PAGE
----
At the end of the earth, in some of the most remote places known to man, the remains of ill-advised human exploration and activity can be found in the form of rusting equipment, buildings almost entirely buried in snow, and abandoned ships. Left behind due to inaccessibility, war, failing industries and harsh, inhospitable conditions, these whaling factories, military bases and research facilities make up some of the world’s eeriest ghost towns.
Whaler’s Bay Ghost Town, Deception Island
(images via: wili_hybrid, wikimedia commons)
Established as a ship base on C-shaped Deception Island by a Norwegian-Chilean whaling company in the early 20th century, Whaler’s Bay was abandoned when oil prices plummeted during the Great Depression. It sat empty until the British reclaimed it as a base in 1944, but a series of volcanic eruptions in the 1960s sent everyone packing again. A mudslide caused by the most recent eruption in 1969 buried many of the structures.
Decades later, it’s totally empty but for the remains of the buildings, equipment and ships. Deception Island is so named because the tiny entrance to its bay is difficult to find; some explorers thought the island was nothing but high, rocky cliffs that are impossible to access. Once inside, however, visitors are greeted by surprisingly warm waters courtesy of the dormant volcanoes, which boil in some spots but offer comfortable bathing in others.
Pole of Inaccessability with Bust of Lenin
(images via: wikimedia commons, npolar.no)
The southern point of inaccessibility – the point in Antarctica that’s furthest from any ocean – is the location of a now-defunct Soviet research station established in 1958. As difficult to reach as it was, the station was never very robust; it had a hut for four people, a radio shack, and an electrical hut, all of which were pre-fabricated and brought in on tractors. The base was in use for a whopping 12 days before it was suspended indefinitely due to its remote location. All that was left behind was a single building topped with a bust of Vladimir Lenin. Snow drifts have buried most of the building so that the bust is all that can be seen of it today.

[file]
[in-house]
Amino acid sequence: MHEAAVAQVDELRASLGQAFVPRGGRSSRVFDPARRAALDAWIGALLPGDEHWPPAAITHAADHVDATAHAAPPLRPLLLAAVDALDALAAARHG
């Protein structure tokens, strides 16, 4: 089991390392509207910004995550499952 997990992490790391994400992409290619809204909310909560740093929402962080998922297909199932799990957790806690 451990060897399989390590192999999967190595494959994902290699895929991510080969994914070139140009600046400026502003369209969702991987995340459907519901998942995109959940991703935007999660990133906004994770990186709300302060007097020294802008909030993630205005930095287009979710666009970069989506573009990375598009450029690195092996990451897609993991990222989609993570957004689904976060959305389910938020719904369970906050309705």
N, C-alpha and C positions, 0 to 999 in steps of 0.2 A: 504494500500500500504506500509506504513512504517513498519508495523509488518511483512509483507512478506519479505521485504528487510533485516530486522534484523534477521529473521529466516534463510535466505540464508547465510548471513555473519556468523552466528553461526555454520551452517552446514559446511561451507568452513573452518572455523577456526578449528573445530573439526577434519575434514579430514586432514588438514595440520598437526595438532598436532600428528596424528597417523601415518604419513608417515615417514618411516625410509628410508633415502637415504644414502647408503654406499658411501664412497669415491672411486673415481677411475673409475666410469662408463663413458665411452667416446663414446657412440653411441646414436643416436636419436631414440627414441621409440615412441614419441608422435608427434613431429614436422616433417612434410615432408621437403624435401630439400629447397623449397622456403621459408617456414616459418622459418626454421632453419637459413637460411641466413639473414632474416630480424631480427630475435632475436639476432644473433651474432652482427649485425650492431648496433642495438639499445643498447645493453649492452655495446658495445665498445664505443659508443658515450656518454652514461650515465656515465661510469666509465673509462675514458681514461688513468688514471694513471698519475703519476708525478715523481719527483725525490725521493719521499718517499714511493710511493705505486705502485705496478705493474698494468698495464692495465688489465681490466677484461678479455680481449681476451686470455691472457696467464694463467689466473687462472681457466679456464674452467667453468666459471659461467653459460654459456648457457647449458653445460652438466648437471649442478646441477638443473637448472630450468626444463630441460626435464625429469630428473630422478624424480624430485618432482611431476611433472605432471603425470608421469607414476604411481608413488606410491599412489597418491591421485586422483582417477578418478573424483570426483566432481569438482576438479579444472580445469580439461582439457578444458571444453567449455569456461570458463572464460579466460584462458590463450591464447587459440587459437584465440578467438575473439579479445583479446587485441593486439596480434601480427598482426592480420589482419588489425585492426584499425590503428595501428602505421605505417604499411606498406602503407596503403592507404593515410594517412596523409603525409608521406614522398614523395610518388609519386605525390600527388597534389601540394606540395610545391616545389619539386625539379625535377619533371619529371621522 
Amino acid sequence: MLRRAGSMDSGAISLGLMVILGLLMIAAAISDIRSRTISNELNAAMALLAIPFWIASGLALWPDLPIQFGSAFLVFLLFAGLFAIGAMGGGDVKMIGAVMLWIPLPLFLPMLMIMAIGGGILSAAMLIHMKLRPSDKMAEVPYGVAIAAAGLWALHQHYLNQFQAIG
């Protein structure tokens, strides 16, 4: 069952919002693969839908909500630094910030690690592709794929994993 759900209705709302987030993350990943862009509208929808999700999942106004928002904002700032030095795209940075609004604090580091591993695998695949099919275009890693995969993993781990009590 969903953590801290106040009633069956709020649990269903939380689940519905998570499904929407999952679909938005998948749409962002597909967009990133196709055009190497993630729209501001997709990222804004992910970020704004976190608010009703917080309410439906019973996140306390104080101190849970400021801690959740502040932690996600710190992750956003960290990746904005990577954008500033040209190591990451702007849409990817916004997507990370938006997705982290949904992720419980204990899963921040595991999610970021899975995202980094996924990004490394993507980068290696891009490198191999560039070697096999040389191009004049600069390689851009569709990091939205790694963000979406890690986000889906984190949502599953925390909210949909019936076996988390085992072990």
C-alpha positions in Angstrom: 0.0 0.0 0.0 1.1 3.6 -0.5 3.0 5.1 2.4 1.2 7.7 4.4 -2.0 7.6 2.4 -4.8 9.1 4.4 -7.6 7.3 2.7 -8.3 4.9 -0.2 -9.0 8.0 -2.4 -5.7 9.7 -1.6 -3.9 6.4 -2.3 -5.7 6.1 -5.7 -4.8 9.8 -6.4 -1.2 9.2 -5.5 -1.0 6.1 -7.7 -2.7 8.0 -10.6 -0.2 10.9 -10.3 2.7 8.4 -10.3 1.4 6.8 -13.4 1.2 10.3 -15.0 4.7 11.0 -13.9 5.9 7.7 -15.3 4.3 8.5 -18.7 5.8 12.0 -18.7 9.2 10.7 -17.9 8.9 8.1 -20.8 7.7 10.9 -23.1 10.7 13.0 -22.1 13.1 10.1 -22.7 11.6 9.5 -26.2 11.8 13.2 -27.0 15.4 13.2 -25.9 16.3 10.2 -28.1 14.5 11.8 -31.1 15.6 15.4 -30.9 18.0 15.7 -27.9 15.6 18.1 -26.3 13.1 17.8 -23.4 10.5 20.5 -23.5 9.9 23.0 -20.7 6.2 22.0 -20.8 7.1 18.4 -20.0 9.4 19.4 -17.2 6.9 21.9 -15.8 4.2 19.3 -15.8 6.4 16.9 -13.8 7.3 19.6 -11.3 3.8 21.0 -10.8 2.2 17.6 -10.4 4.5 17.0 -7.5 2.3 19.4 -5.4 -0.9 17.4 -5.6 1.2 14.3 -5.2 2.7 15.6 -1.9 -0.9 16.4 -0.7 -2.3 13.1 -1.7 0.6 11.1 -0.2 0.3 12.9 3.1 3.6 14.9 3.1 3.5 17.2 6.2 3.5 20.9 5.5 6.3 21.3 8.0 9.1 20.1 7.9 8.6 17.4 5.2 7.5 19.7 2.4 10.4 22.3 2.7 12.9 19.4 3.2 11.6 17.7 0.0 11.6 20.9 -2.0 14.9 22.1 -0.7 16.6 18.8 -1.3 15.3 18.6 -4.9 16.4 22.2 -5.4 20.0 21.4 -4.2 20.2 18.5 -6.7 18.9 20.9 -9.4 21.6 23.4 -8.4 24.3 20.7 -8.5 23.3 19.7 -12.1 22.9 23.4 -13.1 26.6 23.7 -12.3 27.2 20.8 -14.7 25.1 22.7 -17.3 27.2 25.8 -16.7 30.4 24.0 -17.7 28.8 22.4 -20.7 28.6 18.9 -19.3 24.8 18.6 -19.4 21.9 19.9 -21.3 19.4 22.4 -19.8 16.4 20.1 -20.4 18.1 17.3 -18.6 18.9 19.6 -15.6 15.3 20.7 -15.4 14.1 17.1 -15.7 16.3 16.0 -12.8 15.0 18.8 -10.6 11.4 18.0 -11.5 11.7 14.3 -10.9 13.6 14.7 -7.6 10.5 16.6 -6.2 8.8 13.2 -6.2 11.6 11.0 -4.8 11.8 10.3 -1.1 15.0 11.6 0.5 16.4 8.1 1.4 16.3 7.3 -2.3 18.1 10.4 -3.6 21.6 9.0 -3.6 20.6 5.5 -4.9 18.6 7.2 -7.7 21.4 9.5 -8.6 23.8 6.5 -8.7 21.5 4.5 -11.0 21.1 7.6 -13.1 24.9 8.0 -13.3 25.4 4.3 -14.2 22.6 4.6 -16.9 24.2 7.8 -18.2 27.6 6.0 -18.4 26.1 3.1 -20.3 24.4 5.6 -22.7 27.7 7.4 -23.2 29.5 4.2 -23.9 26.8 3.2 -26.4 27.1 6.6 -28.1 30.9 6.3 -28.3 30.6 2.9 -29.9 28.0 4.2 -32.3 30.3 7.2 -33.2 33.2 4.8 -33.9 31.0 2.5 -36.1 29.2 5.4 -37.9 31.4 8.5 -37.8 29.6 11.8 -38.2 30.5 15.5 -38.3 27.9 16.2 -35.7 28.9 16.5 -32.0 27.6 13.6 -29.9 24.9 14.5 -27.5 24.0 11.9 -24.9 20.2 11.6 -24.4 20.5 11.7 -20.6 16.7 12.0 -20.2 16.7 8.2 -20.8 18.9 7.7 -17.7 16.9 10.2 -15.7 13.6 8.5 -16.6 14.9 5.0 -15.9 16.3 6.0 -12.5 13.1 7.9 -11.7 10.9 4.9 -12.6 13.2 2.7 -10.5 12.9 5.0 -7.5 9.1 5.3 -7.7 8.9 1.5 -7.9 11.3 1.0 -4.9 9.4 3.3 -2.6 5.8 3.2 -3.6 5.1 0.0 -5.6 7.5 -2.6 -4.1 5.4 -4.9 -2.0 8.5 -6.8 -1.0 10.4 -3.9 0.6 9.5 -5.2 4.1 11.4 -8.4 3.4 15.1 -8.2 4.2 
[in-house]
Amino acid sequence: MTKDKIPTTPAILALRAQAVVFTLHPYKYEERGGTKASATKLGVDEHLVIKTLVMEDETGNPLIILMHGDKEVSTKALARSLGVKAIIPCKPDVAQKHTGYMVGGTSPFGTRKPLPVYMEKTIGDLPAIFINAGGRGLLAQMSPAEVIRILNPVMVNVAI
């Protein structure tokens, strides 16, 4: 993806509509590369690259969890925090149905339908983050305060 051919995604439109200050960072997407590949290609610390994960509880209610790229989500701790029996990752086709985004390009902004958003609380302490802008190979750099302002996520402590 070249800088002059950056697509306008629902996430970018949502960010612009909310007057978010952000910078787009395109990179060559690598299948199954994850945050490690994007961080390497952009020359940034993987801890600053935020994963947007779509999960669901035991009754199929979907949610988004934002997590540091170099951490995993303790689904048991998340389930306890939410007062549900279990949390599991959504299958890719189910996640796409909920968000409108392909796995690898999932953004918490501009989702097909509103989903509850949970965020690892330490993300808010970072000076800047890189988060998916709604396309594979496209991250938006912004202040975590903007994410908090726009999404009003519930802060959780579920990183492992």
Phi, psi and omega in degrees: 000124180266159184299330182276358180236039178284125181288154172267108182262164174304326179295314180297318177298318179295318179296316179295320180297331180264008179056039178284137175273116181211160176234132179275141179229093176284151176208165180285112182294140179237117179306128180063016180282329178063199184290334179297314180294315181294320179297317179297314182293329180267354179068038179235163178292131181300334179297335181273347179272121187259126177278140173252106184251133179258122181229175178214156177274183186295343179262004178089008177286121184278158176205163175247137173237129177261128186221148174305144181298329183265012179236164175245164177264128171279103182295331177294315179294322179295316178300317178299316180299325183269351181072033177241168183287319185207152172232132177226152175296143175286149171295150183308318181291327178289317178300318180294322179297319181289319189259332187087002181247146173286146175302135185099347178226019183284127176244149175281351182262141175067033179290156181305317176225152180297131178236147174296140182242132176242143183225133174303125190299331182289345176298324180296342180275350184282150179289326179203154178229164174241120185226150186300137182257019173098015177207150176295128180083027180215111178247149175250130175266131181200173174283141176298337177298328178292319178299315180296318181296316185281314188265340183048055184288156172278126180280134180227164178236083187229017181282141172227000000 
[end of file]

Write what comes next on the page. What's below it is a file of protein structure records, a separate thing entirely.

Grytviken Harbour, South Georgia
(images via: wikimedia commons, tripmondo)
This rusted jumble of equipment was once a large Norwegian whaling base, with about 300 men working to process captured whales, rendering the blubber, meat, bones and viscera into oil. Established in 1904 in the most protected harbor of British-owned South Georgia Island, which offered plenty of flat land for building, it soon became home to an Argentine meteorological station as well. But over the following sixty years, the population of whales in the seas around the island declined dramatically, and by 1966, the station closed. The whaling station site is still littered with whale bones as well as carcasses of industry and architecture. The island of Grytviken is also the gravesite of the explorer Ernest Shackleton, who was buried alongside whalers who died there.